Norway’s export credit agency Eksfin has joined forces with three Scandinavian banks to provide guarantees for Aker Carbon Capture, a provider of carbon capture, storage and utilisation (CCUS) solutions.

Through the arrangement, the Norwegian energy engineering firm will be able to apply for guarantees to help secure export and domestic contracts. Eksfin takes on 50% of the risk while Norwegian lender DNB and Sweden’s SEB and Swedbank share the remainder equally, an Eksfin spokesperson tells GTR.

The framework has a total value of around NKr650mn (US$61mn) and its first outing is a deal to export CCUS technology for use in two power stations in Denmark, announced on June 15.

The guarantee supports Aker Carbon Capture’s contract to deliver CCUS components such as carbon dioxide storage, liquefaction systems and delivery facilities to Asnæs Power Station, fired by wood chips, and Avedøre Power Station, which uses a straw-fired boiler. Both facilities are owned by Danish renewable energy firm Ørsted.

Eksfin says the CCUS units will have the capacity to capture half a million tonnes of carbon dioxide emissions per year. The agency declined to disclose the value of the guarantee but says the contracts with Ørsted are worth over €200mn.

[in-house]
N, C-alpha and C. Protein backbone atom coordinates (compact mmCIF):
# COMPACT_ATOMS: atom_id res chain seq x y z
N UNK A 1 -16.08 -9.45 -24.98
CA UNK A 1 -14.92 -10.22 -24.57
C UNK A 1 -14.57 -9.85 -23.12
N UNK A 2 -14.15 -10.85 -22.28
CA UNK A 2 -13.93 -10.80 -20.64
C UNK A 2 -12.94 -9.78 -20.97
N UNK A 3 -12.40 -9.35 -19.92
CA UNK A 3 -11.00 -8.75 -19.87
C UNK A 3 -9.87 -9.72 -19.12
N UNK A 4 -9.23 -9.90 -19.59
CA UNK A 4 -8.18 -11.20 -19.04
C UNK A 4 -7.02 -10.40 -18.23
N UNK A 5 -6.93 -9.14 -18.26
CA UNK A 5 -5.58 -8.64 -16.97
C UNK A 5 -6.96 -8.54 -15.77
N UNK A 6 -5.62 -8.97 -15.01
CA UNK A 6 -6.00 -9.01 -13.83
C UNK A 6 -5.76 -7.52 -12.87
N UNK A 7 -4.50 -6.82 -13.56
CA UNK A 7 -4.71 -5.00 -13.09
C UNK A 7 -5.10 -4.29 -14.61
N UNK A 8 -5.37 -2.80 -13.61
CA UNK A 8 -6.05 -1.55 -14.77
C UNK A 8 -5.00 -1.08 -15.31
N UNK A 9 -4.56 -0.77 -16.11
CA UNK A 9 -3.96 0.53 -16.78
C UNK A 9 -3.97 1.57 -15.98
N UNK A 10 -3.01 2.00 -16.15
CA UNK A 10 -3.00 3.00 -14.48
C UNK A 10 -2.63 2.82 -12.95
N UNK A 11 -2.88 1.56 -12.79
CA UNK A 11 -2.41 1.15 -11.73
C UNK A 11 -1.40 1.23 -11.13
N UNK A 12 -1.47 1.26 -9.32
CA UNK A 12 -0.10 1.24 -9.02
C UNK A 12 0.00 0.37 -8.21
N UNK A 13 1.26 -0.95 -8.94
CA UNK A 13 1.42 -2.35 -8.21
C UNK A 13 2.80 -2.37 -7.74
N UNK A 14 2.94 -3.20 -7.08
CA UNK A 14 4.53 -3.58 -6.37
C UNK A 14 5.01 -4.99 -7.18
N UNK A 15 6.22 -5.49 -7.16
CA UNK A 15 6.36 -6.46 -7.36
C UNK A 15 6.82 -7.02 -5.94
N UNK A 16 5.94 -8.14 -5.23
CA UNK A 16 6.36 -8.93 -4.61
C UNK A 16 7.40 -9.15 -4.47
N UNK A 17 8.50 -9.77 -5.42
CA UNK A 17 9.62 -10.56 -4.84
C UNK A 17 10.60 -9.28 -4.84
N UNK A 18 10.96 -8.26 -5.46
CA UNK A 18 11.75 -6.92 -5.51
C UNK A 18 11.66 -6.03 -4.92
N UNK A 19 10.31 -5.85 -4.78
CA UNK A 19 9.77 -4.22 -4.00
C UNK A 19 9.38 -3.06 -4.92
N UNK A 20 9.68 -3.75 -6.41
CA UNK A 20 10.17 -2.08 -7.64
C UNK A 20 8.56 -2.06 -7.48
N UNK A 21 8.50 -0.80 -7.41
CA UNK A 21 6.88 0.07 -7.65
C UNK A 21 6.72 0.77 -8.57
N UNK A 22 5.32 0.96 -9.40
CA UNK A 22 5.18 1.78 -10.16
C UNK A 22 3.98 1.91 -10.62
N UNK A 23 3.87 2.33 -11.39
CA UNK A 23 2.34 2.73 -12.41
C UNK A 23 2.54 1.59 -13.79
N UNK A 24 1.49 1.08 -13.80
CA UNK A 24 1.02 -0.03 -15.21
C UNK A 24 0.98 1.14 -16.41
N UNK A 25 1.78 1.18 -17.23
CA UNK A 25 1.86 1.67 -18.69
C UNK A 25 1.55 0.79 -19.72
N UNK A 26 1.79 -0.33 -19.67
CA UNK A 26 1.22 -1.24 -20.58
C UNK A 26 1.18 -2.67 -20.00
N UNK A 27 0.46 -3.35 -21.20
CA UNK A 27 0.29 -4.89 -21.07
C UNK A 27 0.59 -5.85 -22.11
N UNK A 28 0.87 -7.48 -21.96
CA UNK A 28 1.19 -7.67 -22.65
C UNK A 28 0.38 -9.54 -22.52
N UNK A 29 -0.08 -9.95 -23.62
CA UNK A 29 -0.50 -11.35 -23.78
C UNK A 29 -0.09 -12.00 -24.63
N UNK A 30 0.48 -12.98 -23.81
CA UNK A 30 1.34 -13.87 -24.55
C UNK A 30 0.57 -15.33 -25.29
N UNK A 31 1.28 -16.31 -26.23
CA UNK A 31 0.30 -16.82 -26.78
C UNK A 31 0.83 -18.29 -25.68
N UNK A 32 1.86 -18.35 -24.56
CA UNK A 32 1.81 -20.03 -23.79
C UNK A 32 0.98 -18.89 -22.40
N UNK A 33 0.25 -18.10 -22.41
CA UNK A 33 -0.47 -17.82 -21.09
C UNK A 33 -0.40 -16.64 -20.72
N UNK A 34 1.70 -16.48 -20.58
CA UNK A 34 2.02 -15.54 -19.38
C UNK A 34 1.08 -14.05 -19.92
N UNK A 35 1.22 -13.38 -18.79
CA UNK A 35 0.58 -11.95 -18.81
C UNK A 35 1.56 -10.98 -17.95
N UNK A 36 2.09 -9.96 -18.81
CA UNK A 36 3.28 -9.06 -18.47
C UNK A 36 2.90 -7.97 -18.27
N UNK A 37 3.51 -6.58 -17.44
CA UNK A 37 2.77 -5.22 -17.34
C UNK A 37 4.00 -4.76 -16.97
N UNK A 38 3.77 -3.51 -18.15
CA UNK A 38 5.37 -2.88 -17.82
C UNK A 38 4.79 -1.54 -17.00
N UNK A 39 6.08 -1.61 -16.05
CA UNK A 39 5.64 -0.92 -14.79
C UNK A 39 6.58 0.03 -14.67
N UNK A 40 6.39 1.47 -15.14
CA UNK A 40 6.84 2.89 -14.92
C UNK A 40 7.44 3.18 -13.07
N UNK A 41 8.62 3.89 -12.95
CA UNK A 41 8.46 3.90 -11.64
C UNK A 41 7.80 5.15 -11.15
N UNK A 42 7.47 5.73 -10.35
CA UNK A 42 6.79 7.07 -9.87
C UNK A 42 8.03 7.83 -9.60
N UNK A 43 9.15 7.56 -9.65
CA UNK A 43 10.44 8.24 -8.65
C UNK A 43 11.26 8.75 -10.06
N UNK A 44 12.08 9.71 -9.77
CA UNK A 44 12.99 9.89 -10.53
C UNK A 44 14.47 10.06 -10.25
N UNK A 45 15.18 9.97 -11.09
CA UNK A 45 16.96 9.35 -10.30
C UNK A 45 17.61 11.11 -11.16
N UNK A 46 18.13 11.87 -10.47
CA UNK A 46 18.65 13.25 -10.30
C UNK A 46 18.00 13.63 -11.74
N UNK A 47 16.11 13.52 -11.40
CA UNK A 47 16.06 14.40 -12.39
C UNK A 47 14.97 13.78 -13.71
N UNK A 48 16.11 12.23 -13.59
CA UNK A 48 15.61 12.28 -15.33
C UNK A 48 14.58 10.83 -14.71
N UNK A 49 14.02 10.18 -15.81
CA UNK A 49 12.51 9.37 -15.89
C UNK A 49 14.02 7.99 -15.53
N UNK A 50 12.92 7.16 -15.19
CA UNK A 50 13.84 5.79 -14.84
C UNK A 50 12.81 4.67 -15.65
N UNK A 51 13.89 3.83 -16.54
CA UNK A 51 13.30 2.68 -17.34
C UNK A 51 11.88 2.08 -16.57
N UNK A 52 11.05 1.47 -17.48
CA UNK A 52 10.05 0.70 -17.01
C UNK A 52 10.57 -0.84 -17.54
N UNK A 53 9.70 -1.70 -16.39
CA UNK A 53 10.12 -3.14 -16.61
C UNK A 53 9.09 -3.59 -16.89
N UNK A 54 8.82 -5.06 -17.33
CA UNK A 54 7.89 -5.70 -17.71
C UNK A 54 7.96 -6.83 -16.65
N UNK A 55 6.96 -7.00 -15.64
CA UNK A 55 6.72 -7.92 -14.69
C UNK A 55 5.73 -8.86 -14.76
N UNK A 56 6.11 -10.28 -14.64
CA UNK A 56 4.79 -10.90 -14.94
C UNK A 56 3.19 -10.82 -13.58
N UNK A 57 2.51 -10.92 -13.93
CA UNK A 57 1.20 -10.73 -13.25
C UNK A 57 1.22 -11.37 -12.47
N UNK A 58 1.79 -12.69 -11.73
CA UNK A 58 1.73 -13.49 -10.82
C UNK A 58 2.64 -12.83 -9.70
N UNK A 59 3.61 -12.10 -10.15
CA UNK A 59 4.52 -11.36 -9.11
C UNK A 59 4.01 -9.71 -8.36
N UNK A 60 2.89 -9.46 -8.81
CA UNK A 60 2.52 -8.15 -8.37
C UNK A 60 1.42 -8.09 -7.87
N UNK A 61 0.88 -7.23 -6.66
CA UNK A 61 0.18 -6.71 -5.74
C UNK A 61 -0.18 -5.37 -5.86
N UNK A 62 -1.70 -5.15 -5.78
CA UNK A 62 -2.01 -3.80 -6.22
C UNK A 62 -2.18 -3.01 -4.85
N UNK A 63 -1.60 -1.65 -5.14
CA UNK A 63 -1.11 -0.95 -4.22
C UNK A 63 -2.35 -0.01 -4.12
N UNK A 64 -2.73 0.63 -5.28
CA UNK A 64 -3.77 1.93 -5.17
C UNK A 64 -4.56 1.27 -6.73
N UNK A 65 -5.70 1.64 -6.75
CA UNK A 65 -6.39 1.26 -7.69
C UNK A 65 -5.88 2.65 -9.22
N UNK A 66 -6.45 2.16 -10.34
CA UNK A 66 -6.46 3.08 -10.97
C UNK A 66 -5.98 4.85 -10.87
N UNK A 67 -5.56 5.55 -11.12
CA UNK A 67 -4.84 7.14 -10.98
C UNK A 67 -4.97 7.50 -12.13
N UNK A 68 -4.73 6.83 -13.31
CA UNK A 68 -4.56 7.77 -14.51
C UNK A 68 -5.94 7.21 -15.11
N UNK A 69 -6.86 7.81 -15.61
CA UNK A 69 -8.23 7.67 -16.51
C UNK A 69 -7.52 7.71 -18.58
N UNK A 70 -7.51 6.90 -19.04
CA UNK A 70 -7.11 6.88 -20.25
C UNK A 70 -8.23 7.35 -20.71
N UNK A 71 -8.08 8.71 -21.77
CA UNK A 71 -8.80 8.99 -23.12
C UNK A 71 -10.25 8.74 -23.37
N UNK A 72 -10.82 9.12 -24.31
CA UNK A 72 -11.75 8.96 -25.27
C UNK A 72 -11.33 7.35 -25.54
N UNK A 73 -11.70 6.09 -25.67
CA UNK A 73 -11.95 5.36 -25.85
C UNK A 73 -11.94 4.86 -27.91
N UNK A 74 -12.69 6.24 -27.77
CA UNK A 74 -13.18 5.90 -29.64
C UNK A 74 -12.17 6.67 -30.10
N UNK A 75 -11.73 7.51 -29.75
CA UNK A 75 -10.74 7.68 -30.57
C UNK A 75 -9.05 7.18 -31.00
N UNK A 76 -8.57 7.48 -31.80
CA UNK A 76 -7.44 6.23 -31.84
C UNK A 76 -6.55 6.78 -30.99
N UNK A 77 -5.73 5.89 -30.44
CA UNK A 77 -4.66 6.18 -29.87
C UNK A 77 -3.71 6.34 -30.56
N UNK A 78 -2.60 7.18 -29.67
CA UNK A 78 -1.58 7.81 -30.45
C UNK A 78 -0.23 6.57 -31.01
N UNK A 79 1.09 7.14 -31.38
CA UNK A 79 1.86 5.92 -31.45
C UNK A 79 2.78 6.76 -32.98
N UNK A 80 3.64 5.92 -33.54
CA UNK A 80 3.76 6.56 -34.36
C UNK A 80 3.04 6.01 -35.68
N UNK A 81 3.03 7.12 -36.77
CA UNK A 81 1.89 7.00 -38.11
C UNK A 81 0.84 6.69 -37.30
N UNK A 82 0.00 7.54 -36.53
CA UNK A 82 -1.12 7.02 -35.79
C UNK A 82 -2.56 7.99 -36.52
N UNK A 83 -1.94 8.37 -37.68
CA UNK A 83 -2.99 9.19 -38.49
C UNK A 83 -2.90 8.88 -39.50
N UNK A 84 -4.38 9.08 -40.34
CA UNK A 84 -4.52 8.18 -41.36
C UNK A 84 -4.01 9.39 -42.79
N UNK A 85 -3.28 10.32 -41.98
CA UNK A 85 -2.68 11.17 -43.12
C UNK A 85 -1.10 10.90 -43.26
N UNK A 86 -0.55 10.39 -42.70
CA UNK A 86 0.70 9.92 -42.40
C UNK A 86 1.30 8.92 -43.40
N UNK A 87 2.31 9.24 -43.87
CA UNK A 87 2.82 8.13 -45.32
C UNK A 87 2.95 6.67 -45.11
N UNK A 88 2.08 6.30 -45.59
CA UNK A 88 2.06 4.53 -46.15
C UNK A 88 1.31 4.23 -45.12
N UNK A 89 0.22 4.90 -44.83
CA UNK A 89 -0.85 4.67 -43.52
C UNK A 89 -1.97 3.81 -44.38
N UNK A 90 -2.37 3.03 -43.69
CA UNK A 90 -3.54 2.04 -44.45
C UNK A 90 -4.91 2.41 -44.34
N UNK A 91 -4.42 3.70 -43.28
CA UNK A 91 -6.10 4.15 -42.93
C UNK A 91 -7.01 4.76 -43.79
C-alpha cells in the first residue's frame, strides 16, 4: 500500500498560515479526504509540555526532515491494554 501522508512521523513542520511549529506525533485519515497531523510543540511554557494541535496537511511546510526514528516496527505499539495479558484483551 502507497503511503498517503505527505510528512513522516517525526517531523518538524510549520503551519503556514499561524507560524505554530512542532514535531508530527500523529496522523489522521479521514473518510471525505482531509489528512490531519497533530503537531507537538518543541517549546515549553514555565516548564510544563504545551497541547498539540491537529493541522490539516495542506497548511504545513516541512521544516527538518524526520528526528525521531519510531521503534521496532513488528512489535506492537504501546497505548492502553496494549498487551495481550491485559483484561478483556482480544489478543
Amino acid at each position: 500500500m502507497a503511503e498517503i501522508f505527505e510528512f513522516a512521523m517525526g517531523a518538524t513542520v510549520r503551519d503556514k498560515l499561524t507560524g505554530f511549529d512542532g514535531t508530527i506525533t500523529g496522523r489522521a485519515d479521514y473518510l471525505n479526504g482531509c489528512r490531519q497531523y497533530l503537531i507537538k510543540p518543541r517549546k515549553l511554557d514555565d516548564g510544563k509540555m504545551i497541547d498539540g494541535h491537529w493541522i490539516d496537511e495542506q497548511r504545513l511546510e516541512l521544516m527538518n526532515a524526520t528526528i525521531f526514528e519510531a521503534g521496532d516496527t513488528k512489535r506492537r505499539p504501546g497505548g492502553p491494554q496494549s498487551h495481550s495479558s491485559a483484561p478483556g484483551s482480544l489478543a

The Danish contract marks the first time Eksfin has supported a CCUS project, says chief executive Tone Lunde Bakker. “Going forward, we aim to develop additional financing solutions together with commercial banks that serve our dual national goal of increasing exports and reducing emissions.”

Egil Fagerland, Aker Carbon Capture’s chief financial officer, says: “We are frequently requested to provide guarantees for export contracts. To meet these demands, Eksfin’s additional risk capacity allows Aker Carbon Capture to meet international customers’ expectations at competitive terms in the growing carbon capture industry.”

Eksfin says demand for CCUS will grow as countries race to meet emissions reduction targets and carbon pricing mechanisms “become more prominent”, citing International Energy Agency estimates that carbon capture capacity will need to jump to 1.2 gigatonnes of CO2 per year, compared to current 43 million tonnes annually.